A panel of experts with the COVID Local project spoke this month with Missoulians over Zoom about the importance of local leadership modeling consistent and effective COVID-19 guidelines, such as wearing a mask.
“You’re dealing with a huge amount of ambiguity, fear, challenges on every front,” panelist Cora Neumann said Friday to the local leaders and concerned citizens of Missoula tuning into the Effective COVID Response training webinar hosted by the University of Montana.
Neumann is a public health and public lands expert who founded We Are Montana, an organization focused on public health in Montana that has been providing COVID-19 resources and education during the pandemic.
Neumann’s father died when she was only 6 months old in a lumber mill accident, and the loss motivated her to focus her work on providing accessible quality healthcare to rural areas. She started Global First Ladies Alliance and has worked with over 40 first ladies around the world, including first ladies Laura Bush and Michelle Obama, to provide healthcare and social services to their communities.
In 2014 she worked with first ladies in West Africa to combat the Ebola outbreak and coordinate aid response. She recently ran for U.S. Senate in Montana but stepped down to support Democratic Gov. Steve Bullock’s campaign. The same week she stepped down from her campaign, the pandemic hit Montana.
“The fear is similar. Ebola was a very, very scary disease and very fatal,” Neumann said. “COVID is mysterious, even for public health experts. We’re still learning about it as we go.”
Neumann said misunderstanding, miscommunication and stigma around the virus is perpetuating fear and contributing to the spread. She said consistent vocalization of basic preventative measures like wearing a mask and washing hands is necessary to slow the spread.
“Montanans wear face coverings all the time, in the winter when it’s cold, when we’re fishing, (when) we’re skiing, hunting,” Neumann said. “It’s not that we don’t know how to do it, and it’s pretty simple.”
She said wearing a face covering reduces transmission by 60-80%, and she hopes more people will start wearing them as political leaders like President Donald Trump start to use and support the simple preventative measure themselves.
“I think it’s so important, and again it’s so simple. We don’t have to wait to make change,” said Jessica Bell, Senior Program Officer of Global Biological Programs and Policies at Nuclear Threat Initiative (NTI) and manager of COVID Local.
Bell has a history of working in threat reduction and defense, with a focus on biohazards and infectious disease. She has consulted for Defense Threat Reduction Agency, Homeland Security’s Office of Health Affairs and the Office of the Deputy Assistant Secretary of Defense for Countering Weapons of Mass Destruction. She also worked on “Project Argus,” an initiative at Georgetown University focused on detecting catastrophic global biological events.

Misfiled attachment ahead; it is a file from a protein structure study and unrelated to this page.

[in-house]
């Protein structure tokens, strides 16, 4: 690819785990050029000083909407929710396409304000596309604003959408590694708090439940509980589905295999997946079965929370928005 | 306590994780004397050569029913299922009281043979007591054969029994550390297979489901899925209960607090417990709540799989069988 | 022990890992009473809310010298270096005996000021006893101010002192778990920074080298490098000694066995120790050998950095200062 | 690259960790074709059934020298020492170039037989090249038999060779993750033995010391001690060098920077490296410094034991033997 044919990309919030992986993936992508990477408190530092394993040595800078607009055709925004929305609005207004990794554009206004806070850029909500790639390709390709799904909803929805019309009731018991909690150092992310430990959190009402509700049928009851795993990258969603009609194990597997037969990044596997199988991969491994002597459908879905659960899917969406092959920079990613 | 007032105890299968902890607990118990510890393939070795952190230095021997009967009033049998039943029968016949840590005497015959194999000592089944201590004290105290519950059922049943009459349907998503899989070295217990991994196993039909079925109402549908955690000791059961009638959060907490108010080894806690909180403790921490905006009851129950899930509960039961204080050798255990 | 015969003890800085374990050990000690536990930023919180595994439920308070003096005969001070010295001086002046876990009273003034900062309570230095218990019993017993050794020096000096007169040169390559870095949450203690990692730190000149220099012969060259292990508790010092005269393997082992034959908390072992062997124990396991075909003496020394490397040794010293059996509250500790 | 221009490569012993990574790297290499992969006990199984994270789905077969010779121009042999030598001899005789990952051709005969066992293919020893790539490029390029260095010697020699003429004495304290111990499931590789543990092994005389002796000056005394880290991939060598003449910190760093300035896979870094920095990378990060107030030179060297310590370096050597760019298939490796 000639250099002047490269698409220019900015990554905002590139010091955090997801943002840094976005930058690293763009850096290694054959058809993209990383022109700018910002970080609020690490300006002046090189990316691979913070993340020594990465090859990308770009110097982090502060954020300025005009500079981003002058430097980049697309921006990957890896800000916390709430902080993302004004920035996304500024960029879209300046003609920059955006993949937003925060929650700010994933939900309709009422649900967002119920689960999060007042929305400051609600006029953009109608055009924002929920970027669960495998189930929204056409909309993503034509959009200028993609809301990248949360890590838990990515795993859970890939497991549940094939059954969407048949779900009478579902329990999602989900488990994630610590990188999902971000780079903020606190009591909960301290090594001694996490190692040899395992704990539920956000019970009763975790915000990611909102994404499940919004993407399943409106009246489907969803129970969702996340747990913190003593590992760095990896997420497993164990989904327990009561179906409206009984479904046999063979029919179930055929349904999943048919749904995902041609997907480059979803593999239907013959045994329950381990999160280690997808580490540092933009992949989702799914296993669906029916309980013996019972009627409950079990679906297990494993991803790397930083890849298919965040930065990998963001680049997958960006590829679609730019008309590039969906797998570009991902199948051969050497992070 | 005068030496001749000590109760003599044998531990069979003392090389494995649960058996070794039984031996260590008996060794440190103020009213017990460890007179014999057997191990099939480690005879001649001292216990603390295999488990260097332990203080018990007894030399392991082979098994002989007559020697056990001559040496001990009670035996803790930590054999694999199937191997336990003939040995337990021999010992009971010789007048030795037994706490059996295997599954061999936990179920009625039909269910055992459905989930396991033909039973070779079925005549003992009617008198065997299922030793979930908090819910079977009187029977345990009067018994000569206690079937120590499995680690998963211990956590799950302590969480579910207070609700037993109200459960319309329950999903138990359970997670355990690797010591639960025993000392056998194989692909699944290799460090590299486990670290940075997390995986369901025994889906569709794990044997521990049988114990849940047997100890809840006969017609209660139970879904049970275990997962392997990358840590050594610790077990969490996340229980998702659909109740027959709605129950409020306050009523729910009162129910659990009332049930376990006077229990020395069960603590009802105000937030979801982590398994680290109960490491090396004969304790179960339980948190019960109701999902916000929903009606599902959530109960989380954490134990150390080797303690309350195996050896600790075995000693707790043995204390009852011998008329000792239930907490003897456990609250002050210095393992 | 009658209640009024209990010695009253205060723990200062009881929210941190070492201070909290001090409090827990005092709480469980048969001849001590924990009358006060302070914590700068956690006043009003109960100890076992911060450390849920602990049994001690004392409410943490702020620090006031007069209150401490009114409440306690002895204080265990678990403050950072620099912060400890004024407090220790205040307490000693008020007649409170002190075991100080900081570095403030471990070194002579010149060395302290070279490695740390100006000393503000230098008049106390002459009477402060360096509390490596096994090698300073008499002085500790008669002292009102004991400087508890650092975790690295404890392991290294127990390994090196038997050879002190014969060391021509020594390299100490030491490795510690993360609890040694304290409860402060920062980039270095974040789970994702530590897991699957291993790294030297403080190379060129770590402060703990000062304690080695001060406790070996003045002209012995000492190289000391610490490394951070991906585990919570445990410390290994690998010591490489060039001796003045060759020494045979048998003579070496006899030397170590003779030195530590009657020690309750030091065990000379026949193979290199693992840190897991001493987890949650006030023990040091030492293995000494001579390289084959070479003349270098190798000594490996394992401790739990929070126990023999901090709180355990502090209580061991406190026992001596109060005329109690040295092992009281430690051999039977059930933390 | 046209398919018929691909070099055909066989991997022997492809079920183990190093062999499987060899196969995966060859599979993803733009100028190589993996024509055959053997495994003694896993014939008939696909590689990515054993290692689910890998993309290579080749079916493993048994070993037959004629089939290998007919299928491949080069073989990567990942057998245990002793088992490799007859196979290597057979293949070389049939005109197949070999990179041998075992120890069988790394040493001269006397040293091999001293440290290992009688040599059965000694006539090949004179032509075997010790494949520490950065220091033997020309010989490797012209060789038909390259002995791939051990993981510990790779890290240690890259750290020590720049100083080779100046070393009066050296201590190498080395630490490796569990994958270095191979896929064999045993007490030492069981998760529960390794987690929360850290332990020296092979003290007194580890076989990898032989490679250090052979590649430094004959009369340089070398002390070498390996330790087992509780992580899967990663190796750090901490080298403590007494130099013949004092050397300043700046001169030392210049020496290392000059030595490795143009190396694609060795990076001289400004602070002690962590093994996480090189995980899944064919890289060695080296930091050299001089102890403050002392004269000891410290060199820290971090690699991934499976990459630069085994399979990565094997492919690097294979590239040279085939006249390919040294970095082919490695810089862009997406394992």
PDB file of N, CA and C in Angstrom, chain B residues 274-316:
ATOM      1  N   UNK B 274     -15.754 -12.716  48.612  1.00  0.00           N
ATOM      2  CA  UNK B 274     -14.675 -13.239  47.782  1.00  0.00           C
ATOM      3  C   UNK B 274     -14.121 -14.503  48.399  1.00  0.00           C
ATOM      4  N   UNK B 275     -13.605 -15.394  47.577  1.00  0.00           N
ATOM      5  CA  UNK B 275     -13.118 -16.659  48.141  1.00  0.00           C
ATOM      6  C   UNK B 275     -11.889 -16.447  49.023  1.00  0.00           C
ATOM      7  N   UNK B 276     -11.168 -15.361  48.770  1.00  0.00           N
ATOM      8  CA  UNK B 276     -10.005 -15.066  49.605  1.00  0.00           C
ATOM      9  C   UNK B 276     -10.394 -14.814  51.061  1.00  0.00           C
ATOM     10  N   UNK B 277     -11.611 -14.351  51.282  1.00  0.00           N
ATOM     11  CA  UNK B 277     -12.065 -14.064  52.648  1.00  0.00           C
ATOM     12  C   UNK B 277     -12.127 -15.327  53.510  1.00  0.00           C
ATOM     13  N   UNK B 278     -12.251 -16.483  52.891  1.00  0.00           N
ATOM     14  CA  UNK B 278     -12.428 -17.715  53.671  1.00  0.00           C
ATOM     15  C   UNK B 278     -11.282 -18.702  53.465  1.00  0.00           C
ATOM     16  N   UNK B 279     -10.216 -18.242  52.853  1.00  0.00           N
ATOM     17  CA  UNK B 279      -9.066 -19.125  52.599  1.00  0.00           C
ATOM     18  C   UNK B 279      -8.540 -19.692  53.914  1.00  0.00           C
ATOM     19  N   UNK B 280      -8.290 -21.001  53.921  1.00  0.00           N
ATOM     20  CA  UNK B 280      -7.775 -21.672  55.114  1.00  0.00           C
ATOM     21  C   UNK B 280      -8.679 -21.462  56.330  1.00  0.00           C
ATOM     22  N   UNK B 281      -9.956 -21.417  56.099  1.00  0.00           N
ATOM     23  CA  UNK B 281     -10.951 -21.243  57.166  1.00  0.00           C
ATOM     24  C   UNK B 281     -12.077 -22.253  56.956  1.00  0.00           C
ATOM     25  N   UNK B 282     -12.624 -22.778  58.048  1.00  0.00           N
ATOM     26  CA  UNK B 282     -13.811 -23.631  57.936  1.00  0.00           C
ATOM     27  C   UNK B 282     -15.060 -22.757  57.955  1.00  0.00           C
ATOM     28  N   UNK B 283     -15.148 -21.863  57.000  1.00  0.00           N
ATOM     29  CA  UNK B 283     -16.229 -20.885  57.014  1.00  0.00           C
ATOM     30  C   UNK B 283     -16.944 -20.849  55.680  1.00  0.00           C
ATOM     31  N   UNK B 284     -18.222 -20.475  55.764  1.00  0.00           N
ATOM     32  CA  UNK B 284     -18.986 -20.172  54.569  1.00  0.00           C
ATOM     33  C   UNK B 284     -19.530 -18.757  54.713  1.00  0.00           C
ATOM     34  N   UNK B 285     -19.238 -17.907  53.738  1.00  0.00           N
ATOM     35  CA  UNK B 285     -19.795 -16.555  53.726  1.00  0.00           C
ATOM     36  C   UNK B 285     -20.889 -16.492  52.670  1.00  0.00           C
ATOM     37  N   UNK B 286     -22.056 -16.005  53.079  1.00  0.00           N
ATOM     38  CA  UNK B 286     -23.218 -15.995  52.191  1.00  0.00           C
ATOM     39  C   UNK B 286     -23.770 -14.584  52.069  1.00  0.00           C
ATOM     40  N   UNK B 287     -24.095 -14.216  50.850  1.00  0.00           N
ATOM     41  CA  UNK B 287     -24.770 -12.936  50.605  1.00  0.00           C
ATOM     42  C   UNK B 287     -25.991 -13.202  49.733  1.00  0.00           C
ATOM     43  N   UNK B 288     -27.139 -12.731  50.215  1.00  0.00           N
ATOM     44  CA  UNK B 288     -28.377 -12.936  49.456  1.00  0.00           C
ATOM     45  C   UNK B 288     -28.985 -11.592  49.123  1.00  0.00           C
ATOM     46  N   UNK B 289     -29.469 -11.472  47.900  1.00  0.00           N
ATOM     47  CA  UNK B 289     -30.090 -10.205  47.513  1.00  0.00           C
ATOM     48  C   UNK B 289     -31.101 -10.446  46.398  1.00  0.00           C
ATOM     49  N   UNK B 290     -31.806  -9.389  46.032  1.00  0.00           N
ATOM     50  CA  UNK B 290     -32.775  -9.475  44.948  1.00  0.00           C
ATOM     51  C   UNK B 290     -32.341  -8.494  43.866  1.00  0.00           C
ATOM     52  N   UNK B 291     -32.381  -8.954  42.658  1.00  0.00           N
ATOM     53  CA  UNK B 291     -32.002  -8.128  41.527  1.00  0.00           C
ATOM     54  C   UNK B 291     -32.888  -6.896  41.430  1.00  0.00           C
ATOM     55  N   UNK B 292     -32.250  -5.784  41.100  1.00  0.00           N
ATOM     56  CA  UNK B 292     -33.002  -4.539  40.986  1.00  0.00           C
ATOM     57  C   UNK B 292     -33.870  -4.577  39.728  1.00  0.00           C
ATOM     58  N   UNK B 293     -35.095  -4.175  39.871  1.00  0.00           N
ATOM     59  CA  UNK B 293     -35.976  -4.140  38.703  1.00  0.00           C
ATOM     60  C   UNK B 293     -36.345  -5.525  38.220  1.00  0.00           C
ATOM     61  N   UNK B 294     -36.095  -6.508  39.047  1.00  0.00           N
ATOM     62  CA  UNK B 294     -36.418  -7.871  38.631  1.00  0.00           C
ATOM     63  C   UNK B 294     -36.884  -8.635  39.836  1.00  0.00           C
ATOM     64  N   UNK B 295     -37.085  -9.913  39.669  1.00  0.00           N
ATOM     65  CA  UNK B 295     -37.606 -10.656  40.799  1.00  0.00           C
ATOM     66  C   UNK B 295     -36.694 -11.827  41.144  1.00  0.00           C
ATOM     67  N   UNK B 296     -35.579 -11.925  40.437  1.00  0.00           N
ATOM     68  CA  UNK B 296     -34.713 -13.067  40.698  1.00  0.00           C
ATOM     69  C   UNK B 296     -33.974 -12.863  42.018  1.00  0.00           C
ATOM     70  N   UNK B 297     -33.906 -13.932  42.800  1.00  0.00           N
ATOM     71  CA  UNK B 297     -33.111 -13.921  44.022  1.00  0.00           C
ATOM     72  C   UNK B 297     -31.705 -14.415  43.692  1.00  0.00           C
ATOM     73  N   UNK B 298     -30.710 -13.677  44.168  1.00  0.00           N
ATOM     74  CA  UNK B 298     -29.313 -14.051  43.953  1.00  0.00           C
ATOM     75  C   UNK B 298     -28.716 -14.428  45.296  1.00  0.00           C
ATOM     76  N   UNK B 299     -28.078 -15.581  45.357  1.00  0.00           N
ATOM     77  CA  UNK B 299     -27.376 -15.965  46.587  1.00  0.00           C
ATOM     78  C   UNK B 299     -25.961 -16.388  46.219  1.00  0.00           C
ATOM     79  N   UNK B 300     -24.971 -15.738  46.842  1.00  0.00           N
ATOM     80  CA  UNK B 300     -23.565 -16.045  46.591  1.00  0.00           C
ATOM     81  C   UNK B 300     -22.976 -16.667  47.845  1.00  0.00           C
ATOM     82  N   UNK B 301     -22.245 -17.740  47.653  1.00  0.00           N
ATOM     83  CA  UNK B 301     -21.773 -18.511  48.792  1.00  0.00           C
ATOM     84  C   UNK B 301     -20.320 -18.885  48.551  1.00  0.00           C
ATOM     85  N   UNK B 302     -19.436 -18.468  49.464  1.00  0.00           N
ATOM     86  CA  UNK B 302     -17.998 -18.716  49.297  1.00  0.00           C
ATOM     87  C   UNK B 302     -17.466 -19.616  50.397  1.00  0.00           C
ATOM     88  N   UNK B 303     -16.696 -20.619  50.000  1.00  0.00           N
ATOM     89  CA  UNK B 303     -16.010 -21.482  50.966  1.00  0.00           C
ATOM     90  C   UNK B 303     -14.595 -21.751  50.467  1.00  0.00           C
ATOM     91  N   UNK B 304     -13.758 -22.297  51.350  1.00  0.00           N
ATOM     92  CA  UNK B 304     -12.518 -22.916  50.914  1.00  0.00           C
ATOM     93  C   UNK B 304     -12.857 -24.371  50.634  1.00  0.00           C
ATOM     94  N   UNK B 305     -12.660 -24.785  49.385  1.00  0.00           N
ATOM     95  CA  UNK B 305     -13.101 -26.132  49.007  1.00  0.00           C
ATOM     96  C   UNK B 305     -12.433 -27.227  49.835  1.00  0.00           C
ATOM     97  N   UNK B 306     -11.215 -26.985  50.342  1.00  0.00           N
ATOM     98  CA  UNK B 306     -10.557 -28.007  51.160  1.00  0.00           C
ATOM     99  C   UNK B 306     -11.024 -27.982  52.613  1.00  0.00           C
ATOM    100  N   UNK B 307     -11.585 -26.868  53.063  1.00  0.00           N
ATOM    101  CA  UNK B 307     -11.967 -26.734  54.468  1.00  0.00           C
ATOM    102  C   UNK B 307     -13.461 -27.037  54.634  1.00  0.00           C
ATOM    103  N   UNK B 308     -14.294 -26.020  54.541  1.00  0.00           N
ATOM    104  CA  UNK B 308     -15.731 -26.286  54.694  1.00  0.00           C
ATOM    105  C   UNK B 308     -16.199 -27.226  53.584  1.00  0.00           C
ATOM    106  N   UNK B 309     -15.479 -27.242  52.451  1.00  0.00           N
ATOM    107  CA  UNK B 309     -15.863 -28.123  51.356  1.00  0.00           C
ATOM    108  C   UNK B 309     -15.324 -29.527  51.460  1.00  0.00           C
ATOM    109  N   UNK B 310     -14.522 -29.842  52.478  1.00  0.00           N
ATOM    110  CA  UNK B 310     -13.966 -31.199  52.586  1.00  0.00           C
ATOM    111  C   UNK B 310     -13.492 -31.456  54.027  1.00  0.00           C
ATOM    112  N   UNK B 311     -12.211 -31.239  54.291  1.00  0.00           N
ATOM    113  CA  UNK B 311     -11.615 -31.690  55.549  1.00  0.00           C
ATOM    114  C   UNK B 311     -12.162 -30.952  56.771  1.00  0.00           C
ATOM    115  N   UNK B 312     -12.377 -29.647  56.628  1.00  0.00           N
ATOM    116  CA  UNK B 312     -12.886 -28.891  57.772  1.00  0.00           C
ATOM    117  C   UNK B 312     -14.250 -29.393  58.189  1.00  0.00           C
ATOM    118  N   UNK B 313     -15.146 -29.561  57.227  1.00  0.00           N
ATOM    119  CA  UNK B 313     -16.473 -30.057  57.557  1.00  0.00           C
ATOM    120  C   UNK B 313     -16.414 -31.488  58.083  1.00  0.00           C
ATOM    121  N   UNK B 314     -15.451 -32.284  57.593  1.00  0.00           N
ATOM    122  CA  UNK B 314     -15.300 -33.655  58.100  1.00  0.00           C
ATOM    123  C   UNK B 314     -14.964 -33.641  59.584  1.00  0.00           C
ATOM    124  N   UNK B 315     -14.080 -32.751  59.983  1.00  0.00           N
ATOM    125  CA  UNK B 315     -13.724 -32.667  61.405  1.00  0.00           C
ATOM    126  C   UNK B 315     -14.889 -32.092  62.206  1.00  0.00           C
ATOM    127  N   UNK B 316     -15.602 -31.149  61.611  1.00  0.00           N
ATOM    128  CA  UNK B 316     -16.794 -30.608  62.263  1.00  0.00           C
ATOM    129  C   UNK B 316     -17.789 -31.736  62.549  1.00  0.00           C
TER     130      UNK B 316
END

When the pandemic started spreading in the U.S. in March, Bell helped jump-start COVID Local. Her goal is to bring consistent information and guidance measures to local governments around the U.S. to help slow the spread of the novel coronavirus.
During the webinar, Bell and other panelists walked viewers through a part of COVID Local’s website, COVID Analysis and Mapping of Policies (AMP), with digestible graphs and maps depicting predicted models for coronavirus cases and deaths in each state depending on the policies of the state. Under the Policy Model page, visitors of the site can choose a state and adjust settings.
There is a “what if we had done nothing?” graph that depicts the likely cases and deaths that could have happened if states did nothing to slow the spread. In Montana, the graph predicted over half a million people would contract the virus and nearly 3,000 would die “if we had done nothing,” compared to the actual 2,900 cases and around 46 deaths.
“We’re in pain now, but this is the pay off,” Neumann said after seeing the statistics.
“This is the pain that’s been avoided,” said Jordan Schermerhorn, another panelist and research associate at the Center for Global Health Science and Security at Georgetown University Medical Center.
Neumann has helped COVID Local get in touch with leaders around Montana for similar webinars. They’ve met with the coronavirus task force and with a few different Native American tribal leaders. Both Neumann and Bell said they’re surprisingly pleased with how receptive everyone in Montana has been to the webinars.
Other topics covered in the panel included the metrics of how and when to start reopening, with a funnel graph depicting different phases of reopening, and how to protect vulnerable populations such as the elderly and people on Native American reservations.
Neumann and Bell said COVID Local is a valuable resource because the tools and infrastructure of the project can be used in the future for new infectious disease outbreaks as well, not just COVID-19. The metrics are already being used by the Harvard Global Health Institute and Rockefeller Center. It provides clear guidelines that can help local leaders find common ground on how to deal with disease outbreaks.
“I think we’re doing well — well obviously the spike is very alarming — but if we can continue to follow the mandates and make sure our most vulnerable communities are protected, we still have time,” Neumann said.
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